U.S. Department of Transportation


Date of this Version



Published in Report No. FHWA-HRT-09-028 (2009) 48 p.


The hydrodynamic forces experienced by an inundated bridge deck have great importance in the design of bridges. Specifically, the drag force, lift force, and the moment acting on the bridge deck under various levels of inundation and a range of flow conditions influence the design and construction of the bridge. This report explores the forces acting on bridges in two ways. First, through physical experimentation on scaled-down bridge deck models tested in a flume and then with computational fluid dynamics (CFD) simulation models. Three bridge deck prototypes were used for the experimentation: a typical six-girder highway bridge deck, a three-girder deck, and a streamlined deck designed to better withstand the hydraulic forces. The forces (expressed as nondimensional force coefficients) on each of the bridge deck shapes were measured in the laboratory with an ultra-precise force balance under a range of inundation scenarios (including partial inundation) and at four different velocities characterized by Froude numbers in the range of 0.16 to 0.32.

CFD modeling was performed using both the Fluent® and STAR-CD® software packages. The CFD models were calibrated to the flow conditions of the six-girder bridge, and these same conditions were used for the other two bridge shapes. A range of model options were tested including two-dimensional versus three-dimensional models, different mesh resolutions, boundary conditions, and turbulence models; their effect on the accuracy of results and processing efficiency were noted.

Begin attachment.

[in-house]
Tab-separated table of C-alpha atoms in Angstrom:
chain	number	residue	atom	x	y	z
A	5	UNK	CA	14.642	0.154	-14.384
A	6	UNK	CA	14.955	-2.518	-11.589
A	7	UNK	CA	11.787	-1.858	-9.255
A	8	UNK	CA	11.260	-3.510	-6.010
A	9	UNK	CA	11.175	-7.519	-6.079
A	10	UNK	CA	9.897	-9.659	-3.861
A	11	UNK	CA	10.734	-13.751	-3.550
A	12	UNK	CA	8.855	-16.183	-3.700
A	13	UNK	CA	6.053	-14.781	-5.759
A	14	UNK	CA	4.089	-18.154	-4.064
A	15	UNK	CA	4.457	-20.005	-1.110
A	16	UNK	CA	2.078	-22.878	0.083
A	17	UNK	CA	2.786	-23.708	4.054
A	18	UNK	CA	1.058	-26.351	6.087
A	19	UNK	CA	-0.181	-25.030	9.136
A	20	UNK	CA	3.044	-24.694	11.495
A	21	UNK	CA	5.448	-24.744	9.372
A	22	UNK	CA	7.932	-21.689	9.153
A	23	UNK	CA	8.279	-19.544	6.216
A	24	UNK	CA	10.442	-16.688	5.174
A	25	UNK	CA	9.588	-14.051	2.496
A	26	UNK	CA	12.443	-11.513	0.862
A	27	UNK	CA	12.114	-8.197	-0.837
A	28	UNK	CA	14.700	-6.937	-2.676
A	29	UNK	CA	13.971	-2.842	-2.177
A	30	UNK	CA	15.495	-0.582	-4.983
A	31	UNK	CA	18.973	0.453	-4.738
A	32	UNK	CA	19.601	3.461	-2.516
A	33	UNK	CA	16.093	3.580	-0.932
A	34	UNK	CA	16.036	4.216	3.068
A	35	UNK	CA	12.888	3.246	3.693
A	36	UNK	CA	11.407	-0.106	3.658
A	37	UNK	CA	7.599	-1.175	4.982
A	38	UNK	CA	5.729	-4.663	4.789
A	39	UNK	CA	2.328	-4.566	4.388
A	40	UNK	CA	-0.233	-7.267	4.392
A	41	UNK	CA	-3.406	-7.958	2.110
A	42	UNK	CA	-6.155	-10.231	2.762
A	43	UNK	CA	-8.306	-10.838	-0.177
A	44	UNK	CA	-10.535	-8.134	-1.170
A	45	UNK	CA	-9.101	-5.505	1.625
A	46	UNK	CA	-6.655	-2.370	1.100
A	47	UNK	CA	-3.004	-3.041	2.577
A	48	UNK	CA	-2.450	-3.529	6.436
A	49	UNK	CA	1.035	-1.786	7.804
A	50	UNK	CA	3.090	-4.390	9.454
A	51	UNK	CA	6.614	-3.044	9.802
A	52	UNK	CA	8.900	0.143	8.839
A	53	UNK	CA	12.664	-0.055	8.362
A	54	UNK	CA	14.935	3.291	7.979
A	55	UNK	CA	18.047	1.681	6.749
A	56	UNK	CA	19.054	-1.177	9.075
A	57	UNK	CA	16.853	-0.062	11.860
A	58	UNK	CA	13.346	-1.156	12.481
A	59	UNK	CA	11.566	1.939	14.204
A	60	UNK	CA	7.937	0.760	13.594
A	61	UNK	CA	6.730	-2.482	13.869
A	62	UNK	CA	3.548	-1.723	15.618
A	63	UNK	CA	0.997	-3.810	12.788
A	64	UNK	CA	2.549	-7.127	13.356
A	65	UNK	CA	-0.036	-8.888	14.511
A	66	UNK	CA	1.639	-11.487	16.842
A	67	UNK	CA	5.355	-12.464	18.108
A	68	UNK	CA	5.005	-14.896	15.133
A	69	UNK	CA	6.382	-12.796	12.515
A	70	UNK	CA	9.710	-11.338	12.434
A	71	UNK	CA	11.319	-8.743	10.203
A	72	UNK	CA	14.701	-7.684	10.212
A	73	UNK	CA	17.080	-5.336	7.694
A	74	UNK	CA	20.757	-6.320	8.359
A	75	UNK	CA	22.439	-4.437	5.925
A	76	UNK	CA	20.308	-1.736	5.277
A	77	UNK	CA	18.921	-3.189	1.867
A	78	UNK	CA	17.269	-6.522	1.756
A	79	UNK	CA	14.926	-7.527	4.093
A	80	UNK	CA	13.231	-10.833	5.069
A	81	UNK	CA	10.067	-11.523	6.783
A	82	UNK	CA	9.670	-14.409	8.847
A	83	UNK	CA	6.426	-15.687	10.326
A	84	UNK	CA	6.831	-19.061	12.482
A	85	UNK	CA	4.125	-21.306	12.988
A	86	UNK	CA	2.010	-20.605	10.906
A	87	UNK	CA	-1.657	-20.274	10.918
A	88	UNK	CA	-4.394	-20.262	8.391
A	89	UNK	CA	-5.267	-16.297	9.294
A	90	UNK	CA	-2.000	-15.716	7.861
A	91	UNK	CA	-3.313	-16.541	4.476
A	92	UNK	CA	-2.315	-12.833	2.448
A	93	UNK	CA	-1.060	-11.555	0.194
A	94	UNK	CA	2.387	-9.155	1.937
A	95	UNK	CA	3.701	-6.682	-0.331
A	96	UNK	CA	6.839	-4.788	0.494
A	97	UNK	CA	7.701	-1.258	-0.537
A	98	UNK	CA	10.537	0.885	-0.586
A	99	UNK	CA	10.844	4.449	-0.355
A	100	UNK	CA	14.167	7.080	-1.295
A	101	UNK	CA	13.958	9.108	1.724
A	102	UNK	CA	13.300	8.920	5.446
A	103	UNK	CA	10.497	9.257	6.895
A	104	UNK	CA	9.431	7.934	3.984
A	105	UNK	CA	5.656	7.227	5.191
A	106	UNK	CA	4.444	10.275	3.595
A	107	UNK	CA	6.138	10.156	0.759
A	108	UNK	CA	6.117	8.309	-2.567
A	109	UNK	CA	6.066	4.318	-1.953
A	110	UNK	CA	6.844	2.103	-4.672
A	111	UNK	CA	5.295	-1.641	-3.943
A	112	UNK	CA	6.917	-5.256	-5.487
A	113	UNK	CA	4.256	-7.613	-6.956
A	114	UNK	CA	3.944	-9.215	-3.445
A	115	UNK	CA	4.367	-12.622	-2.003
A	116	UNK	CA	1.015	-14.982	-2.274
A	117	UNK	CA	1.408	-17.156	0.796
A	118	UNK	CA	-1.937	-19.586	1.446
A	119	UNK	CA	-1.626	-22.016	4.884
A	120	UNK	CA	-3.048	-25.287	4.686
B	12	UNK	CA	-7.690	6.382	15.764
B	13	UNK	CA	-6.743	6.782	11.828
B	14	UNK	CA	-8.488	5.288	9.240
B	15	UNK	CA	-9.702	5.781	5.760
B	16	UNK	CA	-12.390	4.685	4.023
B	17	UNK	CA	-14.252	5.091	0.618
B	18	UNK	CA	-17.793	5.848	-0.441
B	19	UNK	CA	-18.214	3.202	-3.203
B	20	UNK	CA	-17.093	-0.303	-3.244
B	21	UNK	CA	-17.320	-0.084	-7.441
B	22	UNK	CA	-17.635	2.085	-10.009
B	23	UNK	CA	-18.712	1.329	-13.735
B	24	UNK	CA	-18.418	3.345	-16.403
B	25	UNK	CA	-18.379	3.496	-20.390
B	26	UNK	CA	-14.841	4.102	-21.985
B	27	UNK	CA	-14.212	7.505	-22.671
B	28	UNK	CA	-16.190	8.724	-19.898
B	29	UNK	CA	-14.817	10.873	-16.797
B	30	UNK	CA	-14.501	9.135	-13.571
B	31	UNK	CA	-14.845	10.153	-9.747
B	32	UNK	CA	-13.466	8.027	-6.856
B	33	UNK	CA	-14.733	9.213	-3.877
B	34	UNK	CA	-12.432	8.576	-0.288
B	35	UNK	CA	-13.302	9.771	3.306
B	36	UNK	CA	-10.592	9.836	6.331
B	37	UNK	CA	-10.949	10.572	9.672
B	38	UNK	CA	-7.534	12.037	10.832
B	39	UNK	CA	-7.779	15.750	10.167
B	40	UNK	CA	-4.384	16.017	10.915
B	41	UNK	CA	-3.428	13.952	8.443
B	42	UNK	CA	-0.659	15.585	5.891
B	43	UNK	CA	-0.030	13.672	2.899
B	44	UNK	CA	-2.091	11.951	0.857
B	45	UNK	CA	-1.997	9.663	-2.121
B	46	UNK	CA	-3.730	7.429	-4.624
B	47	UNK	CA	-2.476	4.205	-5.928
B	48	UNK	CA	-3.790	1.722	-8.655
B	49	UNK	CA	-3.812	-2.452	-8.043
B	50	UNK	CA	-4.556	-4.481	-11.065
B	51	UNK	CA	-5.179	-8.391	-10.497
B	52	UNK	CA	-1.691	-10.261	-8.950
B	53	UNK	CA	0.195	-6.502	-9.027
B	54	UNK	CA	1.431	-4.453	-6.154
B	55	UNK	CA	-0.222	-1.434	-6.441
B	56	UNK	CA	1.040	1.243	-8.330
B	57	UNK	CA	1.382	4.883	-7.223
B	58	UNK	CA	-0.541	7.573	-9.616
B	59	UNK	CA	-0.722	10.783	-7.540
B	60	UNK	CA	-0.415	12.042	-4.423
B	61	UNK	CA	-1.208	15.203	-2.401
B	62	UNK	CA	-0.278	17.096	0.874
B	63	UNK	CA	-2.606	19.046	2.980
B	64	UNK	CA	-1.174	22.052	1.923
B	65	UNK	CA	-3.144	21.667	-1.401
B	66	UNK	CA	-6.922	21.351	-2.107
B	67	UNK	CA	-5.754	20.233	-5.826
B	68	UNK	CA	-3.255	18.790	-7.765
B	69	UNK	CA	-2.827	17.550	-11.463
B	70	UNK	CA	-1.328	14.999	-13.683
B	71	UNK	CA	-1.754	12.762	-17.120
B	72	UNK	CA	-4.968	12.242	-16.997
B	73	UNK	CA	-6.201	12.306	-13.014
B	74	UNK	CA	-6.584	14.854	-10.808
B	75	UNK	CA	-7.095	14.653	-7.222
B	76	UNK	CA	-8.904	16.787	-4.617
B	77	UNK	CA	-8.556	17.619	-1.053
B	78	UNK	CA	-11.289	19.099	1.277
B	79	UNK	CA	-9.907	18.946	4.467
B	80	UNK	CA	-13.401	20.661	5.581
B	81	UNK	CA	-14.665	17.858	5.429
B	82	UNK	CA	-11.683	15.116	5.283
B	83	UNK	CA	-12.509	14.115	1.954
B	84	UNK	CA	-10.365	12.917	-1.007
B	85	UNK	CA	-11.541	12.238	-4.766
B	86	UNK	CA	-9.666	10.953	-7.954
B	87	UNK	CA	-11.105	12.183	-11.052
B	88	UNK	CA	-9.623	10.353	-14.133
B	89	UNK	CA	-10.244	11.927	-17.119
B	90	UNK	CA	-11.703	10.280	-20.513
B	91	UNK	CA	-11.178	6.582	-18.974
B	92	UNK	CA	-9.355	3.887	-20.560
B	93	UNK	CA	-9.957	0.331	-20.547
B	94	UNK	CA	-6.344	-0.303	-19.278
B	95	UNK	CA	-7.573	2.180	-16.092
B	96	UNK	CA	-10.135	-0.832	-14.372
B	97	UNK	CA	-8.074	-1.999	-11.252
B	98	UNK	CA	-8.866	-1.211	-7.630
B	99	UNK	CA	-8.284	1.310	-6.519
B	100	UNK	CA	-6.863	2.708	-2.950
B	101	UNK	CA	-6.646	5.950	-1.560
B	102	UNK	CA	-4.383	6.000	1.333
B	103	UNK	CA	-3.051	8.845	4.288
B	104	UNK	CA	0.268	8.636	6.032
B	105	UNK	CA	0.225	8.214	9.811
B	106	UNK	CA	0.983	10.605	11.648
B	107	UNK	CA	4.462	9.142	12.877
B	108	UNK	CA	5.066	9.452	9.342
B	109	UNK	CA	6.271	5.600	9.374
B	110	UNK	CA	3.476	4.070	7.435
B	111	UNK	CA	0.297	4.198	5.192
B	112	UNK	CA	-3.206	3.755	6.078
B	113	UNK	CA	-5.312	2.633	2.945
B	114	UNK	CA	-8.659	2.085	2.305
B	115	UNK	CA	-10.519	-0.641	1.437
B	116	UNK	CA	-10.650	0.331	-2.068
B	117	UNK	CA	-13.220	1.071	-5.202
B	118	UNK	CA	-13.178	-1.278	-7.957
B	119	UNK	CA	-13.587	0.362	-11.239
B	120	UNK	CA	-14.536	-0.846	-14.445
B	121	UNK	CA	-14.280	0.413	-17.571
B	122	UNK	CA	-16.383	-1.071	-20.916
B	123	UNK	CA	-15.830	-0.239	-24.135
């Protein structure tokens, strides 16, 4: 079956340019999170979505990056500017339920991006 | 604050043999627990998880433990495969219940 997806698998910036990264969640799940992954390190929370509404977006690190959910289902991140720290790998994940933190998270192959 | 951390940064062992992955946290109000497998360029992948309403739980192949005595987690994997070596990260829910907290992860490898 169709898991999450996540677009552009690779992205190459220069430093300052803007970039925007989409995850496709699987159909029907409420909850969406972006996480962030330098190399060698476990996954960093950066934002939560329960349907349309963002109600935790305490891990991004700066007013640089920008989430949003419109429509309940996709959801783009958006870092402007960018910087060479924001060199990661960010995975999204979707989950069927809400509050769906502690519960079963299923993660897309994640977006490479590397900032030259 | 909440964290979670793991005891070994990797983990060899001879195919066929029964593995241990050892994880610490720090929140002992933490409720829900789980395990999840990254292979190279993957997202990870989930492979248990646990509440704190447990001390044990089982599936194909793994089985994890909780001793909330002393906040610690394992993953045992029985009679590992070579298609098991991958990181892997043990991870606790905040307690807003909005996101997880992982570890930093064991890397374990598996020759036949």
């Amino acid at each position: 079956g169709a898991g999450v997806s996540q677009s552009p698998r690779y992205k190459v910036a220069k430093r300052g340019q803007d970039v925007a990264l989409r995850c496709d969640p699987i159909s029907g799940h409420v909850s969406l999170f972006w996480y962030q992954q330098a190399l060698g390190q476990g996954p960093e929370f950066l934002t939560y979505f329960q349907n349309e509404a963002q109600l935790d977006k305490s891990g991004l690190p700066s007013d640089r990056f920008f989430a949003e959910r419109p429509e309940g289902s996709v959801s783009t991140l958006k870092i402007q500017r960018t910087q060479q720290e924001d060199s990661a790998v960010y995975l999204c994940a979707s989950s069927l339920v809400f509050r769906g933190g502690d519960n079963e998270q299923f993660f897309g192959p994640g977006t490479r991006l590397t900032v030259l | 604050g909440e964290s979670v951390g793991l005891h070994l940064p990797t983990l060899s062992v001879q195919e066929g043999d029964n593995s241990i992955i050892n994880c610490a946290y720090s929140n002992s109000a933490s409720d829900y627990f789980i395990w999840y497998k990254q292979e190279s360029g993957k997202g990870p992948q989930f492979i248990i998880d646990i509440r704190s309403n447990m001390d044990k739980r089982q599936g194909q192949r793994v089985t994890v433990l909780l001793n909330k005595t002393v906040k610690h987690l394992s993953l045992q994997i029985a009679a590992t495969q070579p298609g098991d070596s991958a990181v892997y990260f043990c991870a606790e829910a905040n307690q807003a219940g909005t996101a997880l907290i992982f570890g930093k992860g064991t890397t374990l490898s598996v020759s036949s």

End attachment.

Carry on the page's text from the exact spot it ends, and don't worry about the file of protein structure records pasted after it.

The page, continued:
Fitting equations were generated to create an envelope around the experimental data and create design charts for each of the bridge types and force coefficients.

Finally, the CFD models, though they can match some of the general behavior of experimental models in terms of the relationship between inundation ratio and force measured at the bridge, do not yet faithfully reproduce the critical values of the hydraulic forces and show very little response to velocity. The CFD simulations seem promising as a method to test bridge designs, but more research is needed before complex designs can be tested wholly in the CFD realm. However, the design charts from the experimental results should be a valuable tool for the bridge designer in a wide range of design applications.